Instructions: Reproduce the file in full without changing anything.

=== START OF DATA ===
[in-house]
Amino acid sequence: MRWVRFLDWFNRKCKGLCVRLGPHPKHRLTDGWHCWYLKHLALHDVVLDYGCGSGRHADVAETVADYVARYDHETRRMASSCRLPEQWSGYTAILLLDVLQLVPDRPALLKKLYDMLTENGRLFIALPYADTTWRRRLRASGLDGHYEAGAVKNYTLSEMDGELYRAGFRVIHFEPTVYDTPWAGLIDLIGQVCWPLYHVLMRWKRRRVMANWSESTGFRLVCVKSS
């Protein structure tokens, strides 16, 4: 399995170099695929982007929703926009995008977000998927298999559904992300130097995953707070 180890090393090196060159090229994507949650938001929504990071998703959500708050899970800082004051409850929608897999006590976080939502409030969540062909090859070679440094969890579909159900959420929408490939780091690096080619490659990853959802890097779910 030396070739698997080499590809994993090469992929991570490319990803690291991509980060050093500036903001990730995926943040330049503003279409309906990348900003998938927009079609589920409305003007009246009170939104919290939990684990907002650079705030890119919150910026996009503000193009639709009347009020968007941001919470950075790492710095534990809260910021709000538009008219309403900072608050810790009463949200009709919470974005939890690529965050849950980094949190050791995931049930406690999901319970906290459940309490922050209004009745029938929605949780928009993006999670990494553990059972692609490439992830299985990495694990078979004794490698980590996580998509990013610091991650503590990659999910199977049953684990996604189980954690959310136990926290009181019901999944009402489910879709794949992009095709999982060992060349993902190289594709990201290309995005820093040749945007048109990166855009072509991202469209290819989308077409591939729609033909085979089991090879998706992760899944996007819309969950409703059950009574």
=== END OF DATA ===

[in-house]
Amino acid sequence: MRWVRFLDWFNRKCKGLCVRLGPHPKHRLTDGWHCWYLKHLALHDVVLDYGCGSGRHADVAETVADYVARYDHETRRMASSCRLPEQWSGYTAILLLDVLQLVPDRPALLKKLYDMLTENGRLFIALPYADTTWRRRLRASGLDGHYEAGAVKNYTLSEMDGELYRAGFRVIHFEPTVYDTPWAGLIDLIGQVCWPLYHVLMRWKRRRVMANWSESTGFRLVCVKSS
């Protein structure tokens, strides 16, 4: 399995170099695929982007929703926009995008977000998927298999559904992300130097995953707070 180890090393090196060159090229994507949650938001929504990071998703959500708050899970800082004051409850929608897999006590976080939502409030969540062909090859070679440094969890579909159900959420929408490939780091690096080619490659990853959802890097779910 030396070739698997080499590809994993090469992929991570490319990803690291991509980060050093500036903001990730995926943040330049503003279409309906990348900003998938927009079609589920409305003007009246009170939104919290939990684990907002650079705030890119919150910026996009503000193009639709009347009020968007941001919470950075790492710095534990809260910021709000538009008219309403900072608050810790009463949200009709919470974005939890690529965050849950980094949190050791995931049930406690999901319970906290459940309490922050209004009745029938929605949780928009993006999670990494553990059972692609490439992830299985990495694990078979004794490698980590996580998509990013610091991650503590990659999910199977049953684990996604189980954690959310136990926290009181019901999944009402489910879709794949992009095709999982060992060349993902190289594709990201290309995005820093040749945007048109990166855009072509991202469209290819989308077409591939729609033909085979089991090879998706992760899944996007819309969950409703059950009574």